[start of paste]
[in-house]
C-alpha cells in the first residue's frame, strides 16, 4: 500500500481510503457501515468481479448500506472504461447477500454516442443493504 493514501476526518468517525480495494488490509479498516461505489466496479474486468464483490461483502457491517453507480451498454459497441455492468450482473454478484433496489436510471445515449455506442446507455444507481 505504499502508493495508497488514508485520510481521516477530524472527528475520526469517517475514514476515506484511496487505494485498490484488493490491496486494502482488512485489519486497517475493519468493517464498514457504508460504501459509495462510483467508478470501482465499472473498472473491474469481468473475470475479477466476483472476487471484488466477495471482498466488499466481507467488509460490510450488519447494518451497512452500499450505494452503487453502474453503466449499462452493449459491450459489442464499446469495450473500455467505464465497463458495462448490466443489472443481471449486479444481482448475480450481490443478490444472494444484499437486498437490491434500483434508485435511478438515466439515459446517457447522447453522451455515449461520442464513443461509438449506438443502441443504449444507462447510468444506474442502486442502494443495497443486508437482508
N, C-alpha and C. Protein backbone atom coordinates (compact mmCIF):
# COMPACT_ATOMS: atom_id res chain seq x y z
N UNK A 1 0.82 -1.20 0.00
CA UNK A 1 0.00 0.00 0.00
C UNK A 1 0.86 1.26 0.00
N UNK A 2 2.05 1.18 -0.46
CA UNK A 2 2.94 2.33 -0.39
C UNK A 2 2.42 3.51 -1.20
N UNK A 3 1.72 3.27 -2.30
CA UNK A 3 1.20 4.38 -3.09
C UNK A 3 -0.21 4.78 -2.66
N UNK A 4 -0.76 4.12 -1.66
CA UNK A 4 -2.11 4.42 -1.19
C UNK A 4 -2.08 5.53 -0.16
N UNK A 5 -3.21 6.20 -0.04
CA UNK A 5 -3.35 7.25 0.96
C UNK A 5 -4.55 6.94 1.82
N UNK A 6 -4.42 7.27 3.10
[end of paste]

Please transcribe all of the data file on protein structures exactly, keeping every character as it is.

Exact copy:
[in-house]
C-alpha cells in the first residue's frame, strides 16, 4: 500500500481510503457501515468481479448500506472504461447477500454516442443493504 493514501476526518468517525480495494488490509479498516461505489466496479474486468464483490461483502457491517453507480451498454459497441455492468450482473454478484433496489436510471445515449455506442446507455444507481 505504499502508493495508497488514508485520510481521516477530524472527528475520526469517517475514514476515506484511496487505494485498490484488493490491496486494502482488512485489519486497517475493519468493517464498514457504508460504501459509495462510483467508478470501482465499472473498472473491474469481468473475470475479477466476483472476487471484488466477495471482498466488499466481507467488509460490510450488519447494518451497512452500499450505494452503487453502474453503466449499462452493449459491450459489442464499446469495450473500455467505464465497463458495462448490466443489472443481471449486479444481482448475480450481490443478490444472494444484499437486498437490491434500483434508485435511478438515466439515459446517457447522447453522451455515449461520442464513443461509438449506438443502441443504449444507462447510468444506474442502486442502494443495497443486508437482508
N, C-alpha and C. Protein backbone atom coordinates (compact mmCIF):
# COMPACT_ATOMS: atom_id res chain seq x y z
N UNK A 1 0.82 -1.20 0.00
CA UNK A 1 0.00 0.00 0.00
C UNK A 1 0.86 1.26 0.00
N UNK A 2 2.05 1.18 -0.46
CA UNK A 2 2.94 2.33 -0.39
C UNK A 2 2.42 3.51 -1.20
N UNK A 3 1.72 3.27 -2.30
CA UNK A 3 1.20 4.38 -3.09
C UNK A 3 -0.21 4.78 -2.66
N UNK A 4 -0.76 4.12 -1.66
CA UNK A 4 -2.11 4.42 -1.19
C UNK A 4 -2.08 5.53 -0.16
N UNK A 5 -3.21 6.20 -0.04
CA UNK A 5 -3.35 7.25 0.96
C UNK A 5 -4.55 6.94 1.82
N UNK A 6 -4.42 7.27 3.10